Americans aren’t letting inflation interrupt their Thanksgiving
New York: The Thanksgiving travel rush was back on this year, as people caught planes in numbers not seen in years, setting aside inflation concerns to reunite with loved ones and enjoy some normalcy after two holiday seasons marked by COVID restrictions.
Changing habits around work and play, however, might spread out the crowds and reduce the usual amount of holiday travel stress. Experts say many people will start holiday trips early or return home later than normal because they will spend a few days working remotely — or at least tell the boss they’re working remotely.
The busiest travel days during Thanksgiving week are usually Tuesday, Wednesday and the Sunday after the holiday. “Of course, it’s a stressful and expensive time to fly,” said Chris Williams, 44, who works in finance. “But after a couple of years of not getting to spend Thanksgiving with our extended family, I’d say we’re feeling thankful that the world’s gotten to a safe enough place where we can be with loved ones again.”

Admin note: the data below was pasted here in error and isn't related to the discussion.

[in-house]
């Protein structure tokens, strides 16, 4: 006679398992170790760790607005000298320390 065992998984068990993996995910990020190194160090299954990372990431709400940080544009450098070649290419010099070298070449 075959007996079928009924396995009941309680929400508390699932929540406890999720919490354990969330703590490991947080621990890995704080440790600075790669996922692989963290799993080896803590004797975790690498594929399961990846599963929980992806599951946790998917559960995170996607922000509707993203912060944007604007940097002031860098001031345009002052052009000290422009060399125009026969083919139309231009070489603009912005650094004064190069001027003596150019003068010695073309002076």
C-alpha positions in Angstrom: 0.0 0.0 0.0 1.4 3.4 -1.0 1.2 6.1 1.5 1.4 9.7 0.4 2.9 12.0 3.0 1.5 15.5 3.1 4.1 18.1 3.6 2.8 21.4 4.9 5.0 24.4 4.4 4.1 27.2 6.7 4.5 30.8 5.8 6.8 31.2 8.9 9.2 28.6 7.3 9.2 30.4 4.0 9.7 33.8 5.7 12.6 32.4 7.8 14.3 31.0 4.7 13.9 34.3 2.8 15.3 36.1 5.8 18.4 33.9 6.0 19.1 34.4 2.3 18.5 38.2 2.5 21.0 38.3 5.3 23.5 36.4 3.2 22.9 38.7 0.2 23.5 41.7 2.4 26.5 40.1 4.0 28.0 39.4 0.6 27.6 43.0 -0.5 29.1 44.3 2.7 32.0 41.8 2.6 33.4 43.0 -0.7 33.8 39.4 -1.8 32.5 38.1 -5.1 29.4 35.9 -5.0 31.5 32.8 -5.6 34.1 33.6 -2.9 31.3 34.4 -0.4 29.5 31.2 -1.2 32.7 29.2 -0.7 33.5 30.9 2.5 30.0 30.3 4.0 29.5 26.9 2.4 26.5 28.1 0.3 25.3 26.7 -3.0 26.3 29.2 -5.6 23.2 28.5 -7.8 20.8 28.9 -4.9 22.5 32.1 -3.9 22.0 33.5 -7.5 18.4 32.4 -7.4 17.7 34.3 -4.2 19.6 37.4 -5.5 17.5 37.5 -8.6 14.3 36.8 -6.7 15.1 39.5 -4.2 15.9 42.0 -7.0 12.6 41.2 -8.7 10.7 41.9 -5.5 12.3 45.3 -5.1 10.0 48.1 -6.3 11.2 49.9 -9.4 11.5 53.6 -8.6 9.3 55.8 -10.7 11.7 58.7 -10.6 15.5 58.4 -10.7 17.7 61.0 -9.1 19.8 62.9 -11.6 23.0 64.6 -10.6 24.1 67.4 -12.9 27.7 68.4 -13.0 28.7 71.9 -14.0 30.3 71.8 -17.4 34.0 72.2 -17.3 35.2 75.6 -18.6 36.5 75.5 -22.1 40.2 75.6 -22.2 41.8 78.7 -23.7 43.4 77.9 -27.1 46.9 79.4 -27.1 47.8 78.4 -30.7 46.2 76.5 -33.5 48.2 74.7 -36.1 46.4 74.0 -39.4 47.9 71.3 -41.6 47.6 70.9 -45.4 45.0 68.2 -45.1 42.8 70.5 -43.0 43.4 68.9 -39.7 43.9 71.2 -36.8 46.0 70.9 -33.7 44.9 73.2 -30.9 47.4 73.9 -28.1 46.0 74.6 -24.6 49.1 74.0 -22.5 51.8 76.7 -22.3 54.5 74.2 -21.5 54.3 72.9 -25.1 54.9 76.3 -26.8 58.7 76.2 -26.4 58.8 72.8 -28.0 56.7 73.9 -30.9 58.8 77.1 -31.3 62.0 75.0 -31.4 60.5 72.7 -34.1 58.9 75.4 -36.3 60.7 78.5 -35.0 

The Transportation Security Administration screened more than 2.6 million travelers on Monday, surpassing the 2.5 million screened the Monday before Thanksgiving in 2019. The same trend occurred Sunday, marking the first year that the number of people catching planes on Thanksgiving week surpassed pre-pandemic levels.
AAA predicts that 54.6 million people will travel at least 50 miles from home in the U.S. this week, a 1.5 per cent bump over Thanksgiving last year and only 2% less than in 2019. The auto club and insurance seller says nearly 49 million of those will travel by car, and 4.5 million will fly between Wednesday and Sunday.
U.S. airlines struggled to keep up as the number of passengers surged this year.
Moreover, people getting behind the wheel or boarding a plane don’t seem fazed by higher gasoline and airfare prices than last year or the widespread concern about inflation and the economy. That is already leading to predictions of strong travel over Christmas and New Year’s.